Do cardiologists support self-testing?

If you are on anticoagulation medication, then you are familiar with the time-consuming routine of trekking to the lab to test your INR level, and then, if the results require, scheduling a trip to the doctor to adjust your dosage.

Fortunately, there are new alternatives for people taking anticoagulation medications such as warfarin. Self-testing devices are now available at many pharmacies. These home testing devices provide greater convenience and allow people on warfarin and other anticoagulation medications to become more in tune with changes to their INR levels. But do cardiologists - the experts in the field - think people should use them?

Self-testing may not be the solution for everyone, but doctors agree that it can allow some patients to play a more active, involved role in their care. "The most important factor is an educated, responsible patient who will follow instructions closely," says Dr. C. Russell Mao, Chief Cardiology Fellow at the University of British Columbia.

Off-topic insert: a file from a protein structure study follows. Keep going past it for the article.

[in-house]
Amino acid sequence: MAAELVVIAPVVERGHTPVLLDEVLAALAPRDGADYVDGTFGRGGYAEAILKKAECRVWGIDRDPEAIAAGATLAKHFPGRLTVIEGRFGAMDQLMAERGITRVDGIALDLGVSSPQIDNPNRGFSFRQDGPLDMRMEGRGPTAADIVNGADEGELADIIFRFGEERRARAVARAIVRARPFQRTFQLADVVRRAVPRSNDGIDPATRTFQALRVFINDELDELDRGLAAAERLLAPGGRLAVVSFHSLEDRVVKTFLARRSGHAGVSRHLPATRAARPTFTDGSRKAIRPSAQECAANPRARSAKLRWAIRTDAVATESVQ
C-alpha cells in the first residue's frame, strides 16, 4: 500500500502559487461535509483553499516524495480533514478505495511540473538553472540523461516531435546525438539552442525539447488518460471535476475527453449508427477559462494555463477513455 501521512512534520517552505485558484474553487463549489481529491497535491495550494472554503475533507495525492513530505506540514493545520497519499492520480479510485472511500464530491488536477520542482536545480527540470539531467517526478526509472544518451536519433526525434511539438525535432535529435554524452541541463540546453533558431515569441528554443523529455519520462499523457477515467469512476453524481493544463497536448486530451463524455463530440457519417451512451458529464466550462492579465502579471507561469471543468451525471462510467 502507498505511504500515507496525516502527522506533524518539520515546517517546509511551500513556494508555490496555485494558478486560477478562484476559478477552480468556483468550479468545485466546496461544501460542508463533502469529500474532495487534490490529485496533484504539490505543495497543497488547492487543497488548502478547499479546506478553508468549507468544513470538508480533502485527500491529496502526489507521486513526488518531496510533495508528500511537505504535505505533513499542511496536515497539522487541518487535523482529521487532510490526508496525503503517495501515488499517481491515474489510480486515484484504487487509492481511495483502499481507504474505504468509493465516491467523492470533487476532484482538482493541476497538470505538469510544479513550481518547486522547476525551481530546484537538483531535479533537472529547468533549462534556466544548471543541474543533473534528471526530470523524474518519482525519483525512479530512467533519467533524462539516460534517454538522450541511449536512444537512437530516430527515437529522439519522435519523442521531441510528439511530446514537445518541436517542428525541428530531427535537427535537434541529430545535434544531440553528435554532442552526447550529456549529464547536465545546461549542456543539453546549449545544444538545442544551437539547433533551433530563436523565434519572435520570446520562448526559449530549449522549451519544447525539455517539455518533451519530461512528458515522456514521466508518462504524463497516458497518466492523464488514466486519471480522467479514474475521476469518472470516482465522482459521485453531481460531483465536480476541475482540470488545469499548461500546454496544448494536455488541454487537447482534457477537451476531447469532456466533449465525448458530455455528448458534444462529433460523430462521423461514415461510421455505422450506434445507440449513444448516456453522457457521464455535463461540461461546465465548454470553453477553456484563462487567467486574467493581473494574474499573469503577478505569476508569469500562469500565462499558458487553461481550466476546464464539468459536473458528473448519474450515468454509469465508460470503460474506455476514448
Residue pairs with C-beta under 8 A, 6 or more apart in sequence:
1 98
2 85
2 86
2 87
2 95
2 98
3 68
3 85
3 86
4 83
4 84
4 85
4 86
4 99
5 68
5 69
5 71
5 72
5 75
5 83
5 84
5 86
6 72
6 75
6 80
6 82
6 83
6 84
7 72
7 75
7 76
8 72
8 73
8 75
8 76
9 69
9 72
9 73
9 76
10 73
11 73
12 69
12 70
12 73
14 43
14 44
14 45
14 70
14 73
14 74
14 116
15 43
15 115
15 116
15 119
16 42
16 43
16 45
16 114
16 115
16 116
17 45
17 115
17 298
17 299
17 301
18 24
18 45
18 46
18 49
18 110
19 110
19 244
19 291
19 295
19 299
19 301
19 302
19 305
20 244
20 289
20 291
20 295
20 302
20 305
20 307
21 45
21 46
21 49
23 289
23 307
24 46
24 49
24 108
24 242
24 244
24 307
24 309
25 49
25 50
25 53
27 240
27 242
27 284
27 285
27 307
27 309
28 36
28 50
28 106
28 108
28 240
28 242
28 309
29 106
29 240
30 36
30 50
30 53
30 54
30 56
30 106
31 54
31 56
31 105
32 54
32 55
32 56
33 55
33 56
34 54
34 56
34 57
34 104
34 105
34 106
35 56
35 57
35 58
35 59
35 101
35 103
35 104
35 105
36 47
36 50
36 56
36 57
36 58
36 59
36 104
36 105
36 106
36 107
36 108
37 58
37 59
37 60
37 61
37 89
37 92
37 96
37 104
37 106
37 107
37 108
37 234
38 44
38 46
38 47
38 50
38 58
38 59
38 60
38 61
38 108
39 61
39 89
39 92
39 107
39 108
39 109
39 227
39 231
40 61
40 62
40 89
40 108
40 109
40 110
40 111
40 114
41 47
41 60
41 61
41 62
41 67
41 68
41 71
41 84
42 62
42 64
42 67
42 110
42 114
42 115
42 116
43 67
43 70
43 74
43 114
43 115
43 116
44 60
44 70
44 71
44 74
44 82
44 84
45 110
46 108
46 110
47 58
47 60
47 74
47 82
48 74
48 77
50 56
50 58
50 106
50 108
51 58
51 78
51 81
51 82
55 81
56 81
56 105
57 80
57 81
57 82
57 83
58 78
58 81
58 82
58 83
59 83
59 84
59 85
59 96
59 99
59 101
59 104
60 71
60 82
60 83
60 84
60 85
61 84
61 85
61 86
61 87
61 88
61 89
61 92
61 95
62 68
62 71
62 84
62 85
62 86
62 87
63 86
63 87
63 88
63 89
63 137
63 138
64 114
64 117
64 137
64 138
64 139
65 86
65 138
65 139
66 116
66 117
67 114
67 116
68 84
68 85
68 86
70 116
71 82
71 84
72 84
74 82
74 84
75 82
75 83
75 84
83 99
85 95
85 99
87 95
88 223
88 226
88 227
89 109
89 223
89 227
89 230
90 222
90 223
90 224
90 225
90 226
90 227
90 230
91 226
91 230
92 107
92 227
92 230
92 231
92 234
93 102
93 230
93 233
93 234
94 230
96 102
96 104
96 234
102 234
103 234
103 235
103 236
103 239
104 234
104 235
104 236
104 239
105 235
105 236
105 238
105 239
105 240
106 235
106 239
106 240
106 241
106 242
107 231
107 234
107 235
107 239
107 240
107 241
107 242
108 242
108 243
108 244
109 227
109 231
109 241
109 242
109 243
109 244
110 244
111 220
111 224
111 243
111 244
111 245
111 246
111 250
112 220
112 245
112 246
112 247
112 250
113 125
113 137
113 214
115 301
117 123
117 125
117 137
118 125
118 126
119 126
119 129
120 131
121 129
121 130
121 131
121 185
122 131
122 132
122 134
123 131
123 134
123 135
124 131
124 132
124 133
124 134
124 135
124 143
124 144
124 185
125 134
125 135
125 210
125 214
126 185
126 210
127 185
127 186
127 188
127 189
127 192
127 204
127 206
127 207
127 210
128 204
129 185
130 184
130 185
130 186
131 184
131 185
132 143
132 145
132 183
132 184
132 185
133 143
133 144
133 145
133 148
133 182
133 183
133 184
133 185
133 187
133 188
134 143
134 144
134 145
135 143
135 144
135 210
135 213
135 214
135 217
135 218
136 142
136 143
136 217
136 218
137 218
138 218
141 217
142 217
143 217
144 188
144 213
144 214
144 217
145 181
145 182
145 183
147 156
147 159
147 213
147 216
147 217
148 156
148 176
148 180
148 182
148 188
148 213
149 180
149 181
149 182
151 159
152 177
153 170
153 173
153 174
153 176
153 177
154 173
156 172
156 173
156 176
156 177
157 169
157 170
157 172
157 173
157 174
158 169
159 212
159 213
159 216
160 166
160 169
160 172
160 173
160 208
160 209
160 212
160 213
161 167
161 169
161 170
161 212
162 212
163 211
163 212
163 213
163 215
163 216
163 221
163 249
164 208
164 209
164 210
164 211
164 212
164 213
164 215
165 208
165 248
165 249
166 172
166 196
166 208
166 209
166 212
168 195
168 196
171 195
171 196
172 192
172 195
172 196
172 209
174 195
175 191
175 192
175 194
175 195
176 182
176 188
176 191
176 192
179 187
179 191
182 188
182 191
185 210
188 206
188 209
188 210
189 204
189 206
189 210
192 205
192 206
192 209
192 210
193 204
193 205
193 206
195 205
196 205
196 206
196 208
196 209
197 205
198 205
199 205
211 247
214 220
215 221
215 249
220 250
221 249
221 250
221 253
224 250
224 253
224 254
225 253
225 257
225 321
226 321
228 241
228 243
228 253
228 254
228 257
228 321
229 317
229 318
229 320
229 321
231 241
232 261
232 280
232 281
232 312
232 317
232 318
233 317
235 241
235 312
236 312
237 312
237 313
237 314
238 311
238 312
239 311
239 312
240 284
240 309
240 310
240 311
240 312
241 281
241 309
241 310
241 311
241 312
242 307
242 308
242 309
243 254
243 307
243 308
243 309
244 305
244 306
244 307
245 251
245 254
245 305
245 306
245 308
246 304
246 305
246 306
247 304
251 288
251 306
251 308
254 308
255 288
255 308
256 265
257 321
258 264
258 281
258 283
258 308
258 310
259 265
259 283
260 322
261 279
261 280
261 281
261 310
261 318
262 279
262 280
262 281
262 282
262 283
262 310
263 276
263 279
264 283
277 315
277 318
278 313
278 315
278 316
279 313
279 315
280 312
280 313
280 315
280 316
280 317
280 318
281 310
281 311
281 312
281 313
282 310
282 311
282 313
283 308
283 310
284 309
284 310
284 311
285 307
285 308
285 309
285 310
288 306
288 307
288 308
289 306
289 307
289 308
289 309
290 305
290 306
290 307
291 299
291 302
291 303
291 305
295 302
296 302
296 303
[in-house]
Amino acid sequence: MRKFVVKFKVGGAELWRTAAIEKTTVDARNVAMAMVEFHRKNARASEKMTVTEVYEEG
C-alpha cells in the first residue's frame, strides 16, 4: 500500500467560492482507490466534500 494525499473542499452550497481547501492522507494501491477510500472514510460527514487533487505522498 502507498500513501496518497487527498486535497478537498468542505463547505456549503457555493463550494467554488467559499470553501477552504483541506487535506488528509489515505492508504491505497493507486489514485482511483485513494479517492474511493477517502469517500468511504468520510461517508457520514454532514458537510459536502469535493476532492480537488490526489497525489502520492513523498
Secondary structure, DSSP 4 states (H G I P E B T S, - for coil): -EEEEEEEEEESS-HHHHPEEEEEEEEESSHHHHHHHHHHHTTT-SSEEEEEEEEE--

"They also need to have a good relationship with their physician so that any questions the patient may have will be addressed promptly by the physician," adds Dr. Mao

Self-testing can particularly decrease inconvenience for patients who may need more frequent INR testing. "Any changes in medications or diet change the effects of warfarin," says Dr. Mao. "Therefore, you will need to check your INR more often initially. Also, any disease states such as infections, liver problems, or even high thyroid states can increase the potency of warfarin. Thus the INR needs to be checked more frequently."

Dr. Mao says some patients, such as people with diabetes who are used to testing their blood glucose levels at home, are particularly good candidates for INR self-testing.

"The first step is to talk with your doctor to see if they agree that this is a good option for you and that they will be available to answer any questions you have, including about changes to your warfarin doses according to your INR levels. Prior to starting self-testing, you will also need to be trained on how to use the monitor and how to interpret your results.

"If all of this is in place, then self-testing would be a good option for you."

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